When it comes to buying Broadway tickets on the secondary ticket market in New York City, there are a number of ticket scams that you should watch out for. Our report " Top 10 Broadway Ticket Scams" can help you avoid many of the pitfalls. This report applies mostly to the top Broadway shows - as, the hotter the show, the more ticket fraud is attempted. Amazingly, stolen Broadway tickets didn't even make it into our top 10 list of deceptions because it was less prevalent than other more sophisticated hustles. Obviously you should still watch out for stolen tickets though as they do exist, as do sales with stolen credit cards. Remember, if you forgo the secondary ticket market altogether and buy your Broadway tickets through the normal and direct channels (e.g. Theatre Box Office, TicketMaster or Telecharge), they guarantee that your tickets will be legitimate and you will experience no problems.
1. Fake Tickets
The most egregious form of a Broadway ticket scam is the fake ticket. Many ways exist to create a fake ticket but a common way is to use Adobe Photoshop to stick a good side of a ticket (The Broadway show name,date and location) with a bad side (A different barcode and seat number) and printing out what looks like a perfect ticket on card stock. Only when you take the ticket to the Broadway theatre and they scan it does the true crime reveal itself. The sale of these type of tickets is often perpetrated on Craiglist.org, which is a shame because we are big fans of this web site. More often than not, the criminal will ask for a check, cash, or money order be sent to an address and they send the fake ticket back (Sometimes the don't even bother sending the fake ticket). Although, the advantage of them sending a fake ticket back is that it buys them more time before you find out that it was a fraud. We obviously recommend against using Craiglist.org for Broadway ticket purchases. The reason why Craiglist.org is the primary site for this kind of fraud is because the web site lacks any credibility controls for the seller (i.e. feedback, sales history, etc.). Other sites like eBay and Stubhub do offer this as a minimum control, but its still no guarantee against fraud or embarrassment at the door of the Broadway show.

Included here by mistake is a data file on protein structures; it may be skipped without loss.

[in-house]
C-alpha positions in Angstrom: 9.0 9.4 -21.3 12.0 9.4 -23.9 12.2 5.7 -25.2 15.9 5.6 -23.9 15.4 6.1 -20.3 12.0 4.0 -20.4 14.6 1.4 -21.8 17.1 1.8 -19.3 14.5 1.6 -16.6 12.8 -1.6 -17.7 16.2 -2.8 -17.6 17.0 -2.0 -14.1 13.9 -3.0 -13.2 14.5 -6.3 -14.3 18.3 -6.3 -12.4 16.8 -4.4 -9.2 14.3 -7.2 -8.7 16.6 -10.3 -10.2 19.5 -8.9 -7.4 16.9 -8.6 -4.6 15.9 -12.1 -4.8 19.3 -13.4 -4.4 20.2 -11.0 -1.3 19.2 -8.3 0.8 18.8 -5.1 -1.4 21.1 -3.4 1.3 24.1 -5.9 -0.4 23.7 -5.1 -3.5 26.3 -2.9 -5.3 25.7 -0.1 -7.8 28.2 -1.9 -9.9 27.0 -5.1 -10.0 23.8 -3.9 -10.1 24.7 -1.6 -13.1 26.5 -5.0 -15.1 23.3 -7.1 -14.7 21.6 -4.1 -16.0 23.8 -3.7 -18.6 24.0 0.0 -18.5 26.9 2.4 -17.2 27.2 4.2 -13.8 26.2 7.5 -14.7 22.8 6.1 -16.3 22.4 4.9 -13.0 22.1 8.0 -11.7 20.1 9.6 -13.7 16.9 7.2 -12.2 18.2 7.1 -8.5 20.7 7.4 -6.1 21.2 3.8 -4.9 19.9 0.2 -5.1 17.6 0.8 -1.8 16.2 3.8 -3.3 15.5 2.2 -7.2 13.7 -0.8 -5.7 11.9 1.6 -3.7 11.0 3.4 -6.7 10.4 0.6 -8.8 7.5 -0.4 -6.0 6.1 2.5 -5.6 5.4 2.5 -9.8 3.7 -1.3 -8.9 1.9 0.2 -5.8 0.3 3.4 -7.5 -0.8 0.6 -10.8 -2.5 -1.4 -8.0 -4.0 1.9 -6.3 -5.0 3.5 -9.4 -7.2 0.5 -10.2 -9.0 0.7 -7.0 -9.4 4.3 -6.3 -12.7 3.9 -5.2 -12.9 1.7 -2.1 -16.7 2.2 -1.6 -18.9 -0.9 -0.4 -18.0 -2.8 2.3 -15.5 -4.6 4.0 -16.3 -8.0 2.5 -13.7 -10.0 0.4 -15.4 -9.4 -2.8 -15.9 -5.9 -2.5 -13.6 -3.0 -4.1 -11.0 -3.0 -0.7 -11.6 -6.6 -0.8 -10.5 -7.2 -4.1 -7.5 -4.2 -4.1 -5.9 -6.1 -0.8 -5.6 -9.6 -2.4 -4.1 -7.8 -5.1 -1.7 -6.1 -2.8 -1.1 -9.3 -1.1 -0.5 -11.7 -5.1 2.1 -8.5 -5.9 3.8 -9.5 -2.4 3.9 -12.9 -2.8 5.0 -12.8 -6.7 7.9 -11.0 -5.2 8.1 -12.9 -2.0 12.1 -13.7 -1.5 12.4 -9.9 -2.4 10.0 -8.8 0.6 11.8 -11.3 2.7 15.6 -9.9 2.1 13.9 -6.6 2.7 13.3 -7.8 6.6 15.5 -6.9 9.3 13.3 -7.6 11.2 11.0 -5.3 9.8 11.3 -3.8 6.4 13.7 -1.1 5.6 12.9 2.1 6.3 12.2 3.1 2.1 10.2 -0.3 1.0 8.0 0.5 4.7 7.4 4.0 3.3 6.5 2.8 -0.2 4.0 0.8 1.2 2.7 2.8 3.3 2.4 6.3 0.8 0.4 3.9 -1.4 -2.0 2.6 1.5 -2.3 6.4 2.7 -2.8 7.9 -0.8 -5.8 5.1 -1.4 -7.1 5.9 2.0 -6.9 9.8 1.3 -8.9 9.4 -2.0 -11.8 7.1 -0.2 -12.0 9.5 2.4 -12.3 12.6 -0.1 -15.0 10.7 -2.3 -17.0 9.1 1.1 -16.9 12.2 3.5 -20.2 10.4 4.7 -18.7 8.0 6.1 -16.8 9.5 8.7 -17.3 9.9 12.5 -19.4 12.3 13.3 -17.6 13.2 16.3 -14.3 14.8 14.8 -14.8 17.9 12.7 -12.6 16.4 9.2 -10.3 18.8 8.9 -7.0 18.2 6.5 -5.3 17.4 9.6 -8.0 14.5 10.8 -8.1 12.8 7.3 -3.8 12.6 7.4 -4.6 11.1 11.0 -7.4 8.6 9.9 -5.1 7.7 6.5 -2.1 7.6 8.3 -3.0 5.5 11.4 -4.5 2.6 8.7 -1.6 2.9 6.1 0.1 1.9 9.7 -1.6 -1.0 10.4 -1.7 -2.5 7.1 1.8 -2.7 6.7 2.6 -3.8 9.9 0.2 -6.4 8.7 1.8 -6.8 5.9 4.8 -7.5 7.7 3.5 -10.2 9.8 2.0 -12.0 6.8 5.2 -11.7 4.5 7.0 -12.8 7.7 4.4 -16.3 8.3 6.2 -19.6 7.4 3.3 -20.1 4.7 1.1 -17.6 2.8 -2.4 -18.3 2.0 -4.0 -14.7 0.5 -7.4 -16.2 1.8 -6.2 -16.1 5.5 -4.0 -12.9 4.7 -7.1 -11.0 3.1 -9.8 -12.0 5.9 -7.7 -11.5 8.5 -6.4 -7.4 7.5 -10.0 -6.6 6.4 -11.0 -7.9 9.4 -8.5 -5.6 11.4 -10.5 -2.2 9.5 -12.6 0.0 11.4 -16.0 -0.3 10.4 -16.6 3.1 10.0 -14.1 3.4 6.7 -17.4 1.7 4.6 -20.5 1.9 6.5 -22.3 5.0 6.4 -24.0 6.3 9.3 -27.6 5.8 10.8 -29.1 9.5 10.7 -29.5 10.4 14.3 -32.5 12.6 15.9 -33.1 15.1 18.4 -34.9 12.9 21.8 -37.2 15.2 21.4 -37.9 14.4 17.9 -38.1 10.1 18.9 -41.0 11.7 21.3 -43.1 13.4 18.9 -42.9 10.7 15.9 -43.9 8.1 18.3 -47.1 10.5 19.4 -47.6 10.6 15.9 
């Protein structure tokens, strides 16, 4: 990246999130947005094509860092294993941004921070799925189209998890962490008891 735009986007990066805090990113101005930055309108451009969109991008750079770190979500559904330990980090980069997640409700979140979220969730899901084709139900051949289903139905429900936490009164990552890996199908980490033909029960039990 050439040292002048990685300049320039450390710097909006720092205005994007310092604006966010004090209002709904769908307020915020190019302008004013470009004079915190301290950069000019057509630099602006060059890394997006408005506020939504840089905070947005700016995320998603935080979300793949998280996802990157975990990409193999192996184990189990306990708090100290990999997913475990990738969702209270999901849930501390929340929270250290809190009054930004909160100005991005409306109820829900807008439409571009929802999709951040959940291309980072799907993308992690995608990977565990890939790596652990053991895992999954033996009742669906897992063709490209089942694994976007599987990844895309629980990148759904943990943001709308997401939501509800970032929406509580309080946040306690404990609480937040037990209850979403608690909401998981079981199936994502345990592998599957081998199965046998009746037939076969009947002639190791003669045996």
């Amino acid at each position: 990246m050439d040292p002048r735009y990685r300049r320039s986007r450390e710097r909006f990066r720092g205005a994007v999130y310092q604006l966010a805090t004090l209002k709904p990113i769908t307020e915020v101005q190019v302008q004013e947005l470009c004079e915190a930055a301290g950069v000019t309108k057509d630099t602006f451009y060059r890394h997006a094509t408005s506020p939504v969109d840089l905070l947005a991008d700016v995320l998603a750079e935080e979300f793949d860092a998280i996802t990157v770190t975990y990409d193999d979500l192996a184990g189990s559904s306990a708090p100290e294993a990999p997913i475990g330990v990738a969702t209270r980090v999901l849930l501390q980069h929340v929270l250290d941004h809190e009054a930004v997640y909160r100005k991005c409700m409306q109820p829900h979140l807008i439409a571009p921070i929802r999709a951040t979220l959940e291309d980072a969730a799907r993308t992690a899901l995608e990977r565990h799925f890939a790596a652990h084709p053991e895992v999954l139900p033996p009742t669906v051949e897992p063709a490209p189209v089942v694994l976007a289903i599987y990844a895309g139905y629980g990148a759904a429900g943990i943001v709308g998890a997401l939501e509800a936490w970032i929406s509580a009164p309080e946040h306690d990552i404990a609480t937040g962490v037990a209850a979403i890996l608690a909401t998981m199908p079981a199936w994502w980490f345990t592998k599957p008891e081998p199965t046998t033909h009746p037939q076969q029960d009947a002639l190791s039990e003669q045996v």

2. Duplicated Tickets - Lost Tickets Scam